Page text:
Could I be wrong about green hydrogen costs? Unlikely. Clear thermodynamic limits and handling concerns at every step of the way, along with obvious capex vs opex tradeoffs mean it’s unlikely.

Could I be wrong about other sources of low-cost, low-carbon hydrogen, for example the geological ones? Sure. I stumbled across another underground hydrogen extraction technological pathway just yesterday, using the iron redox approach in underground high ferrous areas to exploit the hydrogen generation, as opposed to that being a problem with iron redox batteries like Form Energy’s. I could be wrong about the volumes of naturally occurring hydrogen, their geographical convenience, and the cheapness of extracting, capturing, and processing it. I could be wrong about the insanity of intentionally creating massive underground oil fires to capture the hydrogen that bubbles off while magically keeping the CO2 contained, all without absurd geological consequences.

I think it’s unlikely, but I’m also not a geologist or petrochemical engineer, just as I am not a biofuels chemical process engineer.

Could I be wrong about the inadvisability of blue hydrogen at any scale, the unlikeliness of sufficient carbon capture and sequestration, the costs of all of that, and the follow on problematic costs of all the hydrogen produced including its distribution? Unlikely, as I’ve looked at all those things in some depth multiple times.

A bunch of unlikelys in my opinion is, of course, worth exactly that, my opinion. Many other people are working hard to prove me wrong without, of course, knowing I exist or being motivated in any way by my opinion. As a reminder, despite my efforts to learn as much as possible and get as much breadth and depth as possible, published opinions are the lowest tier on the pyramid of evidence. I’ve participated peripherally in systematic reviews, the highest tier, but that’s not what I do or publish.

Second, there are a lot of pathways to biofuels from waste biomass. I’m not committed to any of them, and don’t consider myself an expert in the chemical engineering for them.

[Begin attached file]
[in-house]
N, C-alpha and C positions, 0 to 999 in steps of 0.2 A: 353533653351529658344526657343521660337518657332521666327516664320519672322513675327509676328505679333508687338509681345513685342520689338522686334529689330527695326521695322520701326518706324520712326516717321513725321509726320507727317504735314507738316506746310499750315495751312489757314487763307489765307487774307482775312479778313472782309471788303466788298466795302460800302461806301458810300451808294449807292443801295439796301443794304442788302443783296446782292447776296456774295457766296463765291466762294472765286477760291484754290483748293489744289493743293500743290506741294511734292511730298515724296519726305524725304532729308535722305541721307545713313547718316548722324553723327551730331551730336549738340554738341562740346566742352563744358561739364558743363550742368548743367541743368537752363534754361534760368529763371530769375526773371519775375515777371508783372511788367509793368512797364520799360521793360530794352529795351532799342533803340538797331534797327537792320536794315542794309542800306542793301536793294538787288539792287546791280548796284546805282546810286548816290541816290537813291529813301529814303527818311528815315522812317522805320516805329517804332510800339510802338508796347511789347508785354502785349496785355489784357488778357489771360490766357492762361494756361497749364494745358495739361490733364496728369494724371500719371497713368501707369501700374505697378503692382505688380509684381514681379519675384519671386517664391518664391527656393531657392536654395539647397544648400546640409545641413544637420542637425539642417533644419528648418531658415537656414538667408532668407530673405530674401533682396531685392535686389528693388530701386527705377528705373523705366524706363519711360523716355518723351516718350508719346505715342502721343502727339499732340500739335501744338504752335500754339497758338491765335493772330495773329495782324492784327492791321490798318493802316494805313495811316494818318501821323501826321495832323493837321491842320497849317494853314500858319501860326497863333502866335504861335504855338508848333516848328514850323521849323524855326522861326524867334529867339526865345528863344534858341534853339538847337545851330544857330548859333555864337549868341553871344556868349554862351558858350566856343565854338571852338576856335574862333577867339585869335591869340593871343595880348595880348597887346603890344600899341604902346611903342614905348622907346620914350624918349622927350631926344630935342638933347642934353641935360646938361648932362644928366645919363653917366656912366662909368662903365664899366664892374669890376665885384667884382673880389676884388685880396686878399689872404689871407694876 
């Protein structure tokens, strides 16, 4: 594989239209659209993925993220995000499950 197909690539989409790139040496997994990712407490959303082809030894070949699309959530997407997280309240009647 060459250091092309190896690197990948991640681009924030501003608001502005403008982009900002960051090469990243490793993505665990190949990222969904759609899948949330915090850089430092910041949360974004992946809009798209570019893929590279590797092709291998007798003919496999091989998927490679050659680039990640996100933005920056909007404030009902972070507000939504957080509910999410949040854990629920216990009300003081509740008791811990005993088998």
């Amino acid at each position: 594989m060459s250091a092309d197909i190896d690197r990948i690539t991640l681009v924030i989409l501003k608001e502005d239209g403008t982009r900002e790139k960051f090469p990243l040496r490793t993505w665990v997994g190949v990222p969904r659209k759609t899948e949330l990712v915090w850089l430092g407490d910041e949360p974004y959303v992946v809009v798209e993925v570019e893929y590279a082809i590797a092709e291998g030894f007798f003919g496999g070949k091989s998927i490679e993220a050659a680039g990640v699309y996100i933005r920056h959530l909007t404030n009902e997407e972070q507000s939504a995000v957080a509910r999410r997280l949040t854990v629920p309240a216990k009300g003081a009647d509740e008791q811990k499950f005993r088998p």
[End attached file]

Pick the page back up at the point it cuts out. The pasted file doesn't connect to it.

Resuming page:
I’m simply betting on continued advances of all those different streams of technologies and smart people. If it turns out that solutions like carbonauten GmbH‘s continuous pyrolysis solution make the most sense, good enough. If second- or third-generation stalk cellulosic pathways get the win, sure. If livestock dung to jet fuel is the one that pencils, out, I’m happy.

Could I be wrong and the multiple waste biomass and technology pathways don’t add up to a solution? Sure. I think it’s unlikely compared to the alternatives above.

Third, the sheer volume of waste biomass and collection chokepoints where automation can be applied is staggering compared to the need for liquid fuels. Waste stalks at harvest time. Livestock dung in industrial feedlots, dairy barns, and abattoirs. Food waste at production plants, distribution warehouses, and large-scale grocery stores. Wood scraps at timber mills. Separation of food scraps in urban composting schemes.

I’m completely unconcerned about efficiencies when we have 2.5 billion tons of food waste globally, and 1.5 billion tons of livestock dung in Europe alone.

Fourth, we’re already making biodiesel in sufficient quantities for all of maritime shipping in my projections. Per the IEA’s 2023 renewables roundup, we’re making about 100 million tons of biofuels annually, the majority of it, around 70 million tons, is biodiesel, and that 70 million tons is coincidentally and without any forcing to fit the tonnage required for maritime shipping in 2100 in my scenario. Close enough.